TALLAHASSEE — Disgraced psychologist George Rekers was labeled a "right-wing, religious-based" expert witness and rejected for months by state attorneys defending Florida's gay adoption ban.
But when they couldn't find anyone else to replace him on the witness stand, Attorney General Bill McCollum overruled his trial attorneys, quickly hired Rekers, and paid him twice his agreed upon contract with no questions asked, according to documents released this week by McCollum's office.
Rekers, a psychiatry professor at the University of South Carolina, has been stripped of his credibility after reports surfaced that he hired a male escort from rentboy.com to give him nude "sexual" massages and accompany him on a recent European vacation.
The adoption ban has been ruled unconstitutional and the state is appealing. The state paid Rekers more than $120,000 to testify on the "negative effects" of gay parenting.
Rekers' fee was almost a third of what the state has spent on the gay adoption ban lawsuit to date — $383,000. Half the cost has gone to attorneys fees; the rest to general expenses, including $120,000 to Rekers.
Meanwhile, records obtained by St. Petersburg Times and the Miami Herald show that despite repeated objections from the Department of Children and Families, the attorney general agreed to advance Rekers $60,900 to get him to take the case and another $59,700 a year later as the case dragged on.
The payments included $9,000 for 30 hours of searching journal articles and books, $27,000 to "read the relevant publications since Sept. 2004 and evaluate and critique the methodological quality." A year later, he charged for nearly 30 hours for reading the same materials again.
Rekers was paid to meet with the attorney general's staff to prepare for depositions and to be deposed by lawyers for the adoptive parents.
McCollum said he wouldn't hire Rekers again knowing what he knows today, but he defends the expense.
"If you look at the record, you will see he actually earned it," McCollum said this week. "He definitely put the hours and the time in. This is not a case where we overpaid him."
DCF asked the attorney general's office to handle the case in February 2007 because then-Secretary Bob Butterworth was focused on turning around the agency beset by troubles.
"We basically had to," Butterworth said last week, noting that failing to defend the ban against a lawsuit challenging it would been like picking a fight with the GOP-controlled Legislature.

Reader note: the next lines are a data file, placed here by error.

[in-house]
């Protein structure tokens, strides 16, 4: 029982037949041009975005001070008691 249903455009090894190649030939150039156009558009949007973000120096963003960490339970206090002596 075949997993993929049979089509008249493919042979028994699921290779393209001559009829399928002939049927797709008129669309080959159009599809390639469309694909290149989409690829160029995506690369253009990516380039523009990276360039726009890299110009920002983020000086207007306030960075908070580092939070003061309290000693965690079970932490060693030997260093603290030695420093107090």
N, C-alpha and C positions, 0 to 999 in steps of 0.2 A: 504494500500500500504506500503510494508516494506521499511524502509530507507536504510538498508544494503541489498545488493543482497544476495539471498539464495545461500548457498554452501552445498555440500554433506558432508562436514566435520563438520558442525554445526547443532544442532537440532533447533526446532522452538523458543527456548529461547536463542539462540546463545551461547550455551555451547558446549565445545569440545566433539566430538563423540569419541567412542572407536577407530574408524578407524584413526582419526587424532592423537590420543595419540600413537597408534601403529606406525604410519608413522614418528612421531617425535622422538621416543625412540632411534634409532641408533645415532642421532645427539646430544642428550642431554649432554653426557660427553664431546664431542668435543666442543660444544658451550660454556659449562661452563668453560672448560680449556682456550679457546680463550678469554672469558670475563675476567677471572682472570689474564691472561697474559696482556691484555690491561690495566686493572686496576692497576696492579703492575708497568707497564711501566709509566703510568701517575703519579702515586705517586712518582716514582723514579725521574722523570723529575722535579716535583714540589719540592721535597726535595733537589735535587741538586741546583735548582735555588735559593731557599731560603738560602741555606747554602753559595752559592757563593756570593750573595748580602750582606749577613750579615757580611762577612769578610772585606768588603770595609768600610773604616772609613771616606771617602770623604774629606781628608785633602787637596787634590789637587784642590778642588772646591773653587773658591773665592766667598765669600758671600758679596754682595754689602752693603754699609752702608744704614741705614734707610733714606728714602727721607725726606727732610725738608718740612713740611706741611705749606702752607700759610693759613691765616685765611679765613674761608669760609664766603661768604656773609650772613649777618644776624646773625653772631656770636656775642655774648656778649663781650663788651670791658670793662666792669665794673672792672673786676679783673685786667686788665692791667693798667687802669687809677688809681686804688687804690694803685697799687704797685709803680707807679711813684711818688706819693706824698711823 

"The only problem we had was the expert, and the amount of money and the credibility of the expert," he said.
Documents show that instead of raising questions about the bill submitted by Rekers, McCollum's staff asked for the first check to be expedited because they feared losing him before their deadline to submit the expert witness list.
Deputy Attorney General Bob Hannah said Rekers asked for the money up front so that his fees would not be contested, as had happened in previous cases in which he testified.
But the attorney general had to find a creative way to get the money to him. "Our finance folks said the only way to do that is through a purchase order," Hannah said.
Rekers had been used in a previous case involving the state DCF and was retained as an expert witness in an Arkansas case. But the lead trial attorney defending the state ban on gay adoption, Assistant Attorney General Valerie Martin strongly urged the state not to use him again.
"Dr. Rekers is a right-wing, religious based expert who I was reluctant to use, but nevertheless contacted him with no response," Martin wrote in a March 2007 e-mail to John Slye, DCF deputy general counsel.
The trial date was extended to August and the state then considered 35 possible expert witnesses but, Martin said in a July e-mail, she was ordered to hire Rekers "against my strong cautions."
McCollum said he was aware that Rekers was not considered as credible in Arkansas as he had been in a previous case in which he was used in Florida, "but he was qualified. There was never any dispute over his qualifications."
Hannah acknowledged they hired Rekers to bolster their case. "If you haven't hired the experts to help you win the case, then you're not doing the job. You can't sit and rationalize over the expert or later even over his personal life," she said.
Staff writers John Frank and Lee Logan contributed to this report.